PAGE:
2. Relevant Backlinks

Simply put, backlinks are when another website links back to yours. In the past, people tried to take advantage of this system by paying many websites to include a link back to their own. However, this is no longer a workable solution as Google heavily penalizes the practice.

That being said, backlinks themselves can help to boost your site’s rankings—but if you get it wrong, the results could be catastrophic.

It means you need to focus on the quality of your backlinks, rather than the quantity. In fact, there are a number of elements you should avoid if you want a healthy search ranking:

  1. Social bookmarking.
  2. Link directory submissions.
  3. Spinning articles.
  4. Press releases and blog comments with anchor text.
  5. Automated link building.
  6. Link purchasing.

When it comes to backlinks, it’s more about what you shouldn’t do, rather than the opposite.

How to Earn Relevant Backlinks

There are a few clear no-nos for acquiring backlinks. As a general rule of thumb, don’t buy links. In that same vein, don’t take part in bulk linking services. Instead, focus on organically earning links, rather than any quick schemes. One solid way to do this is by guest posting on other blogs.

Another method is to leverage social media to bring attention to your content. There are many ways to do this, but a good strategy is to establish relationships with content creators, who may then find your content useful and link to it on their own sites. Also, by getting involved in social media discussions, you can bring even more positive attention to your brand and content.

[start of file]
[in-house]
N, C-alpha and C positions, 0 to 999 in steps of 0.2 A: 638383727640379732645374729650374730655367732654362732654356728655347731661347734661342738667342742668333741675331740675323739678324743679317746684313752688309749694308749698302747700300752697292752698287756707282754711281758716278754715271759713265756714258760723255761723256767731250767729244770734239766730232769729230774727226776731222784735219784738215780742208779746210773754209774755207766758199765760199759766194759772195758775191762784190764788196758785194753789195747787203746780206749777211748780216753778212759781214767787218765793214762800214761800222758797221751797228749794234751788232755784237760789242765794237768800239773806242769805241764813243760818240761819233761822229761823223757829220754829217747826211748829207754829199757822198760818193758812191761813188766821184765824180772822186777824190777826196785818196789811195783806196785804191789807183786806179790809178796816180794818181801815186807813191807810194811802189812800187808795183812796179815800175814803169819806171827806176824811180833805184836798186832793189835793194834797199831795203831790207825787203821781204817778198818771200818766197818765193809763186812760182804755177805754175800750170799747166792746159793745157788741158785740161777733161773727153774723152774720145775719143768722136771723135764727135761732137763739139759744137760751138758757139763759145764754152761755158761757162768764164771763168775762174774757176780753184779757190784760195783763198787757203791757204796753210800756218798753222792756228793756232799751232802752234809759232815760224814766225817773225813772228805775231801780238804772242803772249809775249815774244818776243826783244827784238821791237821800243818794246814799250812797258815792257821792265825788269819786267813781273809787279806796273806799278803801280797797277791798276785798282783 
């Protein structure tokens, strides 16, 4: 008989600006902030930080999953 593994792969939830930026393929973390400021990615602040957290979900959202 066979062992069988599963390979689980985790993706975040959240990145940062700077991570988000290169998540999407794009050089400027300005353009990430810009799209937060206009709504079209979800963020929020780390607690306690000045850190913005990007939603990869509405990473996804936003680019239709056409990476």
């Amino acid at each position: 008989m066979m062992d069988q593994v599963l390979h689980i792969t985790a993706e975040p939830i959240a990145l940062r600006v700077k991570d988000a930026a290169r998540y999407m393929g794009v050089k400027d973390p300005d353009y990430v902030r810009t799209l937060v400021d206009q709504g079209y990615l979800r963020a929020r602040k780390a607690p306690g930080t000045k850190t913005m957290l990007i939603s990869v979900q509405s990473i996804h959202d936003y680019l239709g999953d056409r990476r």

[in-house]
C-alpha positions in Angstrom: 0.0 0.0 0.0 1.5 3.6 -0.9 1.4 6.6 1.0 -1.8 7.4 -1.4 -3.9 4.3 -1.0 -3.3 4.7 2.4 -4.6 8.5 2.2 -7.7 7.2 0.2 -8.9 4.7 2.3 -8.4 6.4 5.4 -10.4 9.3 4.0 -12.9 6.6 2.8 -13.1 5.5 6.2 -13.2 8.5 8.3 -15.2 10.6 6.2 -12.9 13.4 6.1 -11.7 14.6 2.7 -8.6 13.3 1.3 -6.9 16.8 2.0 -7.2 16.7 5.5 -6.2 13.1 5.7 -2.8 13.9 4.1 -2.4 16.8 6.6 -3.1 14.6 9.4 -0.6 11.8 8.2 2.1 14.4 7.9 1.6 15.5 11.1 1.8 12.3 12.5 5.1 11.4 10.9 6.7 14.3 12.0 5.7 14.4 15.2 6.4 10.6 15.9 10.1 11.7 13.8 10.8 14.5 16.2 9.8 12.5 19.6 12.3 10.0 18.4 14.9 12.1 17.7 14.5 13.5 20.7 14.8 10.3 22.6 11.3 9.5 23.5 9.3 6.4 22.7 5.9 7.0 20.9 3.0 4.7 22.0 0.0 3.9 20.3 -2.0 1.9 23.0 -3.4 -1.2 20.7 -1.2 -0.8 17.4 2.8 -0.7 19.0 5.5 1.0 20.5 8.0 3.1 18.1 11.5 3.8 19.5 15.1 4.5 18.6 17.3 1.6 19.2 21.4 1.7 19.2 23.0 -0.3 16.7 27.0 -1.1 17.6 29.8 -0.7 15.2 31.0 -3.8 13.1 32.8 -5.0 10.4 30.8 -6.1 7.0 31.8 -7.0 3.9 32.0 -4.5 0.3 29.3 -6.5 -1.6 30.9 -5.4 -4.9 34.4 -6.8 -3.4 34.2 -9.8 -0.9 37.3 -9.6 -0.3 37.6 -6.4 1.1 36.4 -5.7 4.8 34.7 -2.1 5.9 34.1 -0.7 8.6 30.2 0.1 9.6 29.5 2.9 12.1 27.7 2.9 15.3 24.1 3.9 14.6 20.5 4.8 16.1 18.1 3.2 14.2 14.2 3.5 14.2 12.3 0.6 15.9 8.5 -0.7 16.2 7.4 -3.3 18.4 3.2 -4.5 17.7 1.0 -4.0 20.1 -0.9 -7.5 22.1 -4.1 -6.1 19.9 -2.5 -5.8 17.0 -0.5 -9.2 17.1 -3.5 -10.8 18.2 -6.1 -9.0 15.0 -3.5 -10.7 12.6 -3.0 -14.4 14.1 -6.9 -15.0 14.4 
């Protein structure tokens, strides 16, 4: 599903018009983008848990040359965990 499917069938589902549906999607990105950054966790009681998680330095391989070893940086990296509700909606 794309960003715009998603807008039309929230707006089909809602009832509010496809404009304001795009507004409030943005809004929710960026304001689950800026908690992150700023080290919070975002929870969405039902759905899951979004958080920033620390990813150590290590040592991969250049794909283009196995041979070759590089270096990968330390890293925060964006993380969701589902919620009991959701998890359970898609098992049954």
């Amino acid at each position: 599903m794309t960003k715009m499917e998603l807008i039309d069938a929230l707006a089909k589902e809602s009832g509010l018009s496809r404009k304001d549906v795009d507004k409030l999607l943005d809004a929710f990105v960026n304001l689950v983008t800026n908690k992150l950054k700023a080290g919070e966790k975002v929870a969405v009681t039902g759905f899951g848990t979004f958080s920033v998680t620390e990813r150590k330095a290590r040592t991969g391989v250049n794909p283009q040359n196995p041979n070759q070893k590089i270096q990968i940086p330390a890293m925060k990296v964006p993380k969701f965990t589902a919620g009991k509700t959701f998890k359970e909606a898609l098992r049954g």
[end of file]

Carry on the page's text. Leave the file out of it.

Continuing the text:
However, nobody will link to bad content, which brings us back to the overall quality of your site. In general, resist repeating yourself, and don’t use the same exact content on multiple pages of your site. Duplicate content makes it confusing for others linking to you, while diluting the strength of your pages in results.

Finally, put out content worthy of backlinks. We recommend focusing on authoritative content, and we’ll cover that next.

3. Authoritative Content

Over the last few years, Google has been giving more importance to ranking websites based around three key factors—Expertise, Authoritativeness, and Trustworthiness (EAT).

To help, the exact question posed to Google’s search result evaluators is: “Does the person or organization have sufficient expertise for the topic?” In other words, your content needs to prove that it can nail all three elements of EAT for Google to define it as high-quality. In fact, these guidelines are a good measuring point for quality content on a whole.

Authoritative content matters because: